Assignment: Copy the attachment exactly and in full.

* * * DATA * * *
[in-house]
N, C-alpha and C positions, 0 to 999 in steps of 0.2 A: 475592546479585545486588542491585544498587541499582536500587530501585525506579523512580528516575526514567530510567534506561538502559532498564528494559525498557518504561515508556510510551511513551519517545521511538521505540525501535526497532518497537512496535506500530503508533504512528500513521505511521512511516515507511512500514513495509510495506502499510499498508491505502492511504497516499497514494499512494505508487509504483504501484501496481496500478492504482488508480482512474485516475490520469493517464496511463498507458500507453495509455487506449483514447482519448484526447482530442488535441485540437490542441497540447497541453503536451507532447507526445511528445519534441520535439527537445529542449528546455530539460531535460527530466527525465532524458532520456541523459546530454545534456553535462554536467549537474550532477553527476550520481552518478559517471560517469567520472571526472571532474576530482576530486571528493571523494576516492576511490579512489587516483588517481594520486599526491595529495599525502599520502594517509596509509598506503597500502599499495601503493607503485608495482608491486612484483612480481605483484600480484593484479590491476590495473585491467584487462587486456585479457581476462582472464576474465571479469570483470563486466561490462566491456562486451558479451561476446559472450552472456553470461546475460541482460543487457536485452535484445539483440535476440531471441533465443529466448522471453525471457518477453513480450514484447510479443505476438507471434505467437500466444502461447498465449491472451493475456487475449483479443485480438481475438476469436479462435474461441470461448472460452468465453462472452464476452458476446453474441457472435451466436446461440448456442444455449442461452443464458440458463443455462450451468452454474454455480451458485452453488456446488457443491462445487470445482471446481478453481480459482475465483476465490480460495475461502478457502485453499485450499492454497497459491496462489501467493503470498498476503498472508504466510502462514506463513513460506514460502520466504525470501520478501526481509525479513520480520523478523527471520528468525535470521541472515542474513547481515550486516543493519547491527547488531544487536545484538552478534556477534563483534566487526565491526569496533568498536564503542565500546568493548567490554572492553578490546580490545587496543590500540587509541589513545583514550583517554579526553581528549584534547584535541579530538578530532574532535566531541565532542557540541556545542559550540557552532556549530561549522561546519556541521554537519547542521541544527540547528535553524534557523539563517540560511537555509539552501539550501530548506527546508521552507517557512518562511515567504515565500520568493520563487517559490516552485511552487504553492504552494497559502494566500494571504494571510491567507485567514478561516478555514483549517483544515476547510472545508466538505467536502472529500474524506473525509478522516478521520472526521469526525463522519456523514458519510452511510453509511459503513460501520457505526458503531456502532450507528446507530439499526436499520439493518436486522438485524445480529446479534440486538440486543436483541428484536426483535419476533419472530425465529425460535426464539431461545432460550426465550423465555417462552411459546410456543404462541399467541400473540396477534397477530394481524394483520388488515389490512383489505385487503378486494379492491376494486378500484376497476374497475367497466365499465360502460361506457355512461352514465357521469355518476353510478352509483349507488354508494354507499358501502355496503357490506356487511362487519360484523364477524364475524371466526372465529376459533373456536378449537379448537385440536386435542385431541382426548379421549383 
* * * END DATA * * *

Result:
[in-house]
N, C-alpha and C positions, 0 to 999 in steps of 0.2 A: 475592546479585545486588542491585544498587541499582536500587530501585525506579523512580528516575526514567530510567534506561538502559532498564528494559525498557518504561515508556510510551511513551519517545521511538521505540525501535526497532518497537512496535506500530503508533504512528500513521505511521512511516515507511512500514513495509510495506502499510499498508491505502492511504497516499497514494499512494505508487509504483504501484501496481496500478492504482488508480482512474485516475490520469493517464496511463498507458500507453495509455487506449483514447482519448484526447482530442488535441485540437490542441497540447497541453503536451507532447507526445511528445519534441520535439527537445529542449528546455530539460531535460527530466527525465532524458532520456541523459546530454545534456553535462554536467549537474550532477553527476550520481552518478559517471560517469567520472571526472571532474576530482576530486571528493571523494576516492576511490579512489587516483588517481594520486599526491595529495599525502599520502594517509596509509598506503597500502599499495601503493607503485608495482608491486612484483612480481605483484600480484593484479590491476590495473585491467584487462587486456585479457581476462582472464576474465571479469570483470563486466561490462566491456562486451558479451561476446559472450552472456553470461546475460541482460543487457536485452535484445539483440535476440531471441533465443529466448522471453525471457518477453513480450514484447510479443505476438507471434505467437500466444502461447498465449491472451493475456487475449483479443485480438481475438476469436479462435474461441470461448472460452468465453462472452464476452458476446453474441457472435451466436446461440448456442444455449442461452443464458440458463443455462450451468452454474454455480451458485452453488456446488457443491462445487470445482471446481478453481480459482475465483476465490480460495475461502478457502485453499485450499492454497497459491496462489501467493503470498498476503498472508504466510502462514506463513513460506514460502520466504525470501520478501526481509525479513520480520523478523527471520528468525535470521541472515542474513547481515550486516543493519547491527547488531544487536545484538552478534556477534563483534566487526565491526569496533568498536564503542565500546568493548567490554572492553578490546580490545587496543590500540587509541589513545583514550583517554579526553581528549584534547584535541579530538578530532574532535566531541565532542557540541556545542559550540557552532556549530561549522561546519556541521554537519547542521541544527540547528535553524534557523539563517540560511537555509539552501539550501530548506527546508521552507517557512518562511515567504515565500520568493520563487517559490516552485511552487504553492504552494497559502494566500494571504494571510491567507485567514478561516478555514483549517483544515476547510472545508466538505467536502472529500474524506473525509478522516478521520472526521469526525463522519456523514458519510452511510453509511459503513460501520457505526458503531456502532450507528446507530439499526436499520439493518436486522438485524445480529446479534440486538440486543436483541428484536426483535419476533419472530425465529425460535426464539431461545432460550426465550423465555417462552411459546410456543404462541399467541400473540396477534397477530394481524394483520388488515389490512383489505385487503378486494379492491376494486378500484376497476374497475367497466365499465360502460361506457355512461352514465357521469355518476353510478352509483349507488354508494354507499358501502355496503357490506356487511362487519360484523364477524364475524371466526372465529376459533373456536378449537379448537385440536386435542385431541382426548379421549383 